Depression And Anxiety Among Teenage Girls Soars Amid Pressures From Social Media

Children from less privileged backgrounds may have 'lower expectation'.

The number of teenage girls suffering from depression or anxiety has soared in the last 10 years - and children whose parents went to university are more likely to experience symptoms, according to a government report.

The number of girls aged 14 to 15 experiencing symptoms has risen 10% in a decade, and those from more affluent and better educated backgrounds have fared worse, in the research seen by the Times.

Experts say social media, “pushy parents” and peer pressure are factors contributing to the rise - which has only been seen among girls, not boys.

<strong>One in three girls experience symptoms like feeling unworthy and being unable to concentrate.</strong>
One in three girls experience symptoms like feeling unworthy and being unable to concentrate.
Mark Mawson via Getty Images

A third of girls are now experiencing anxiety or depression, with both boys and girls whose parents were educated to degree level 5% more likely to have symptoms of psychological distress.

It was possible that teenagers from less privileged backgrounds had “lower levels of expectation for school success and lower levels of associated pressure”, but also that they were more resilient to stress having experienced more disadvantage, the report from the Department for Education survey said.

It also found there was a “small but statistically significant” lowering of young people’s belief that they could control their own destiny - especially among children with one or more parent unemployed.

Girls are twice as likely as boys to have symptoms of mental ill health, according to the survey, which spoke to thousands 14 and 15-year-olds.

Nick Harrop, Campaigns Manager from YoungMinds, told The Huffington Post UK social media “puts pressure on girls to live their lives in the public domain, to present a personal ‘brand’ from a young age, and to seek reassurance in the form of likes and shares.”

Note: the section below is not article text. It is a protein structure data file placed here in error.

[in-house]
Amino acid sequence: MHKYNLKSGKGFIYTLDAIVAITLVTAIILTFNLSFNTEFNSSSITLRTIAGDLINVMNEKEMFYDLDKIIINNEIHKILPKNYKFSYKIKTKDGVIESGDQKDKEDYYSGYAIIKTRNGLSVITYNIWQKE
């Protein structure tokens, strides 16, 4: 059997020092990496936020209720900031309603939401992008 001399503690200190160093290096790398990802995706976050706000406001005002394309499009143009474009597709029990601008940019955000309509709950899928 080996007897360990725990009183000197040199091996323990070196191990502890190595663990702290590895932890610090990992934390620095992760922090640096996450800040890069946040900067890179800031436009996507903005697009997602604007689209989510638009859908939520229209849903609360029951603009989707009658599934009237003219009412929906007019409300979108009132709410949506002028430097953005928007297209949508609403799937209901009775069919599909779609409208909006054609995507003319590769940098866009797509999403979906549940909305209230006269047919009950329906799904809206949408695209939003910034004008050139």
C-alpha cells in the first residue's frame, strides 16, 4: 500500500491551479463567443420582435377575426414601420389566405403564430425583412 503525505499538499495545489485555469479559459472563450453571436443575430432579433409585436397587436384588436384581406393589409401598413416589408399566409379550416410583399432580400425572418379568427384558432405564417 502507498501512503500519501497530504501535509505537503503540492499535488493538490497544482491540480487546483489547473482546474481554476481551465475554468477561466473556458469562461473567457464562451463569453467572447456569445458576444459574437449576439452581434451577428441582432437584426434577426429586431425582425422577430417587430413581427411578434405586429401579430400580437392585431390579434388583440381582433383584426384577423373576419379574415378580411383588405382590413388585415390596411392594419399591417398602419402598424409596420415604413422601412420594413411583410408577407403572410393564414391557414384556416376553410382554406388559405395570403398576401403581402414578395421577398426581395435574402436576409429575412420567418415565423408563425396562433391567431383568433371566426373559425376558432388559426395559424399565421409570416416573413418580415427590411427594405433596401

While depression and anxiety symptoms among girls rose between 2005 and 2014, symptoms among boys fell.

The researchers wrote that, “While girls were already displaying greater levels of psychological distress than boys in 2005, it is striking that their situation worsened between 2005 and 2014”.

Harrop from YoungMinds, said girls face “a huge range of pressures.”

“Stress at school, body image worries, early sexualisation, bullying on and offline and uncertainty about the future after school are all piling on the stress,” he told HuffPost UK.

“To make matters worse, when young people are struggling, it can be difficult for them to get the support they need. The government has committed an extra £1.4bn towards children and young people’s mental health, but it’s crucial that this money is protected and spent where it’s needed most.”

Thirty seven per cent of girls in the survey experienced three or more symptoms including feeling unhappy, worthless or being unable to concentrate, The Times reported.

An exclusive poll for the Young Minds Matter series, guest edited by The Duchess of Cambridge, of parents found four-fifths (81%) of those surveyed blamed social media for making their children more vulnerable to mental health problems.